Referring now to FIG. 4 in an effort to increase the throughput of such single port, single magnetron machines, a metalization unit is provided with two magnetrons, here illustrated at 50 and 52, with two vacuum locks being provided as illustrated at 54 and 56. The rotary dial 58 in these machines is upwards of 5 feet in diameter and has 24 substrate holders 60 which are divided as illustrated into odd and even numbered substrate holders.
In operation, products having a single title, here labeled "1" are loaded in at vacuum lock 54 where they were placed in the appropriate substrate holder. Likewise for a second title here labeled title "2", these titles are loaded in through vacuum lock 56 into a substrate holder designated with an even number. The indexing system positions the discs having the respective titles under the associated magnetron so that the magnetrons associated with one title metalizes only that title. The result is that products with one title enter and exit a given vacuum lock. Problems associated with such a system outlined above, include a lack of title integrity when the indexing system fails, resulting in the discarding of all of the discs in the run.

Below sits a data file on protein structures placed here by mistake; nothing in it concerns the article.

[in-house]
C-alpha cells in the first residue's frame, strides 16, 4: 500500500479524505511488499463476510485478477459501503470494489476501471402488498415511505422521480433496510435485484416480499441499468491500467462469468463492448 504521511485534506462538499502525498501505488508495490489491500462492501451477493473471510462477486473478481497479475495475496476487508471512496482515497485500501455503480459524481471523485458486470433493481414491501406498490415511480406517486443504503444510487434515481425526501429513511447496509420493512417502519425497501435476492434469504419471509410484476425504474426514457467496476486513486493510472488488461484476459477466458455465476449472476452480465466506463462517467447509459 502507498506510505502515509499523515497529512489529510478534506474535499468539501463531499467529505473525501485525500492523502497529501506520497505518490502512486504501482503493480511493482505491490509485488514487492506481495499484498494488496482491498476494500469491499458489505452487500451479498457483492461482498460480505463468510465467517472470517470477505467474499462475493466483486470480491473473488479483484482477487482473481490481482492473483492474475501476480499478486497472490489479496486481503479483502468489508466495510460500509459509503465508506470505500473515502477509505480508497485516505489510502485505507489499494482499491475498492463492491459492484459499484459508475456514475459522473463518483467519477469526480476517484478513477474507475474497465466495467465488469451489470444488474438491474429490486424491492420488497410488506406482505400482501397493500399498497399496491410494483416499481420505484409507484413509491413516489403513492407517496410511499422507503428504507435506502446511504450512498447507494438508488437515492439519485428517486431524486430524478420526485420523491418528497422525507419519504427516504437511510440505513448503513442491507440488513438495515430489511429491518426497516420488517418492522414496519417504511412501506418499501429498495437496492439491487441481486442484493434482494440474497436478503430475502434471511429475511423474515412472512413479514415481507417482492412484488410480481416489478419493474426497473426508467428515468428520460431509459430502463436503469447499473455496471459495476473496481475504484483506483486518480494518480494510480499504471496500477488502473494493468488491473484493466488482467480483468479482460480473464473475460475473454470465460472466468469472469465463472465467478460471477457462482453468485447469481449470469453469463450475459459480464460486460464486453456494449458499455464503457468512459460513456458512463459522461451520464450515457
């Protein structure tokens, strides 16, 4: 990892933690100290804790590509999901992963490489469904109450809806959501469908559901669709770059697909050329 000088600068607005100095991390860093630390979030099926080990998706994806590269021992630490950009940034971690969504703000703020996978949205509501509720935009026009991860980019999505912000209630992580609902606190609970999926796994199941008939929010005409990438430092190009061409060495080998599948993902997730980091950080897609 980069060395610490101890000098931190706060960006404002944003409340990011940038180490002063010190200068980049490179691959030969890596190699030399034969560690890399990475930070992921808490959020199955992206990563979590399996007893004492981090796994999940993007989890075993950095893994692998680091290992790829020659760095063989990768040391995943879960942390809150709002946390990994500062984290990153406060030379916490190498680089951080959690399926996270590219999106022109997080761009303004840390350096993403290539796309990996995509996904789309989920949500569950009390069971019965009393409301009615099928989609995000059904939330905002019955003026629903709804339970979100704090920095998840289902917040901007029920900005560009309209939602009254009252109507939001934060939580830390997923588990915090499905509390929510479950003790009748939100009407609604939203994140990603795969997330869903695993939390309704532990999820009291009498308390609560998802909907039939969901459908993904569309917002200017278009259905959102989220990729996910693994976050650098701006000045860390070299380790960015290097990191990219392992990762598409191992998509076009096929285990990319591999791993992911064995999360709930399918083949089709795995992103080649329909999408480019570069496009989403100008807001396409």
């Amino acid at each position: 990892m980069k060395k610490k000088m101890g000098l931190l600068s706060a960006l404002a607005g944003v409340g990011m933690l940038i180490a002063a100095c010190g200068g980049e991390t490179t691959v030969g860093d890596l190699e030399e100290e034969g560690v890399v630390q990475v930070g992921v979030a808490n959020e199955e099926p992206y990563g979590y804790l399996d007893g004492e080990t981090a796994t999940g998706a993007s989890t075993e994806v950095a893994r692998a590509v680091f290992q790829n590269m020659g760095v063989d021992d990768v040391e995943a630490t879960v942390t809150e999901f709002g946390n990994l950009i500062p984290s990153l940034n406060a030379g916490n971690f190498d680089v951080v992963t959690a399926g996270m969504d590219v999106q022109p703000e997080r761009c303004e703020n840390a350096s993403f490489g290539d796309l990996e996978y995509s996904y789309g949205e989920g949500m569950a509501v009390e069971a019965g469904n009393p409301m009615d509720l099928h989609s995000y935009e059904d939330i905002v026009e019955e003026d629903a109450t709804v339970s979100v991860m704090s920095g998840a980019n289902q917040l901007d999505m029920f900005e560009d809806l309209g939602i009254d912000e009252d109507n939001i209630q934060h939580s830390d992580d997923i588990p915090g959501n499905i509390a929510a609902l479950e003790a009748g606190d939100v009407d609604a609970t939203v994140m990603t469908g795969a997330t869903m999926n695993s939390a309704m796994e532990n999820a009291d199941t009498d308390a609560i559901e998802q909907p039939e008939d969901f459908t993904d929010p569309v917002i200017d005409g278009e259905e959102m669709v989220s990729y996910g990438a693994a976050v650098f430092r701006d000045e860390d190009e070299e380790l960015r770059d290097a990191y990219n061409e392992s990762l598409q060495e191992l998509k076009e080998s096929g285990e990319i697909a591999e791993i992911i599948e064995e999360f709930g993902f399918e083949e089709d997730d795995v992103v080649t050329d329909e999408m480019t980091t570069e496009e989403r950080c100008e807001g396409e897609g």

Referring now to FIG. 5 unlike the prior art systems, a metalization unit 70 is interposed in the line in which a load lock manipulator 72 receives incoming discs 74 and which processes these discs by metalizing them such that they exit at an exit manipulator 76 after having passed through a vacuum chamber 78 which includes two magnetrons 80 and 82. With respect to the metalization of all discs coming in through manipulator 72, these discs pass under only one of the magnetrons such that there is a guarantee that all discs moving in one direction have the same title and have a quality guaranteed by the magnetron. It will of course be appreciated that the pumps and drive 84 of unit 70 as well as the indexing of the dial and manipulation is under the control of a computer housed in a controls cabinet 86.
Referring now to FIG. 6, it will be appreciated that the stamped disc 88 is provided with a reflective coating 89 during the metallizing process.
Referring now to FIG. 7, it will be appreciated that there is a vacuum lock 90 associated with manipulator 72 which processes discs 92 vacuum captured by manipulator 72 such that they are moved as illustrated by arrows 94 to an entrance aperture 96 above a substrate handler 98 located on dial 100. When dial 100 is rotated in the direction of arrow 102, the disc 92 passes under magnetron 80 where metalization takes place. Thereafter the disc is transported to an aperture 104 above a vacuum lock 106 diametrically opposed to vacuum lock 98, from whence the metalized disc 92 is extracted via transport 76 and passed down the line.